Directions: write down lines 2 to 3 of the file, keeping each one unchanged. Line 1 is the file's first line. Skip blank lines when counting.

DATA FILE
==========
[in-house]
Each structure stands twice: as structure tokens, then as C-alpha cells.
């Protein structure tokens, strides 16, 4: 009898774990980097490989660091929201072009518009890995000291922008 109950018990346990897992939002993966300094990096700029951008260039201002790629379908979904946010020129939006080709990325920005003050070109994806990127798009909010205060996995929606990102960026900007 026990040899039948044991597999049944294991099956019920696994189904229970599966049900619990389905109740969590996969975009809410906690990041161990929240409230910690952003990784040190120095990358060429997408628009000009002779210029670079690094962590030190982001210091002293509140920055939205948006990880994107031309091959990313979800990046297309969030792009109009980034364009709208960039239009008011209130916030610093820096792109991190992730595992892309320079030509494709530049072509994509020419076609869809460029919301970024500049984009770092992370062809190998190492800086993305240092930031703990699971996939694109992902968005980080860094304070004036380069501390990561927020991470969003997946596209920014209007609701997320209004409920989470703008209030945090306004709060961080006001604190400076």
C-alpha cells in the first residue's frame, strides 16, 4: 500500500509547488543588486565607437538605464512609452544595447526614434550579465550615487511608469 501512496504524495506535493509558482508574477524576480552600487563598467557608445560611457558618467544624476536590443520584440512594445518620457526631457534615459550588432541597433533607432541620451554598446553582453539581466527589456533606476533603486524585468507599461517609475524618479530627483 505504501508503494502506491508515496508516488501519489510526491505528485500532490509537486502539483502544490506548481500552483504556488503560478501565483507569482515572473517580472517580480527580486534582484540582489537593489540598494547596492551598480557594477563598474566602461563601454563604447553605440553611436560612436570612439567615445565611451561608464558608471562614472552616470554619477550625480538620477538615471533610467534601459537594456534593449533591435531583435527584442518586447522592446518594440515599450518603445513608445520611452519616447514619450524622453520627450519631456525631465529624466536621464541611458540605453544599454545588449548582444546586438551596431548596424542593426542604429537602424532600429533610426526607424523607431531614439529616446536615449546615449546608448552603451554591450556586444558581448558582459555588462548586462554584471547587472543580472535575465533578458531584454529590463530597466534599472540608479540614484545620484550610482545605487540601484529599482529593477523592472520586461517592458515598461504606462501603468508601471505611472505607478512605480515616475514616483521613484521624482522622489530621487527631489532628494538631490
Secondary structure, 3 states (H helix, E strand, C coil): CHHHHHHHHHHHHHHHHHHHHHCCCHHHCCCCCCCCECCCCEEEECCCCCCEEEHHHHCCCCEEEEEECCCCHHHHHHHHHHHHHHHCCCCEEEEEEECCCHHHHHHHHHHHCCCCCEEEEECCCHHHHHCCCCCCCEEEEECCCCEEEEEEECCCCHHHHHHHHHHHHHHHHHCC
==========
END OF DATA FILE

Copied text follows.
Each structure stands twice: as structure tokens, then as C-alpha cells.
């Protein structure tokens, strides 16, 4: 009898774990980097490989660091929201072009518009890995000291922008 109950018990346990897992939002993966300094990096700029951008260039201002790629379908979904946010020129939006080709990325920005003050070109994806990127798009909010205060996995929606990102960026900007 026990040899039948044991597999049944294991099956019920696994189904229970599966049900619990389905109740969590996969975009809410906690990041161990929240409230910690952003990784040190120095990358060429997408628009000009002779210029670079690094962590030190982001210091002293509140920055939205948006990880994107031309091959990313979800990046297309969030792009109009980034364009709208960039239009008011209130916030610093820096792109991190992730595992892309320079030509494709530049072509994509020419076609869809460029919301970024500049984009770092992370062809190998190492800086993305240092930031703990699971996939694109992902968005980080860094304070004036380069501390990561927020991470969003997946596209920014209007609701997320209004409920989470703008209030945090306004709060961080006001604190400076």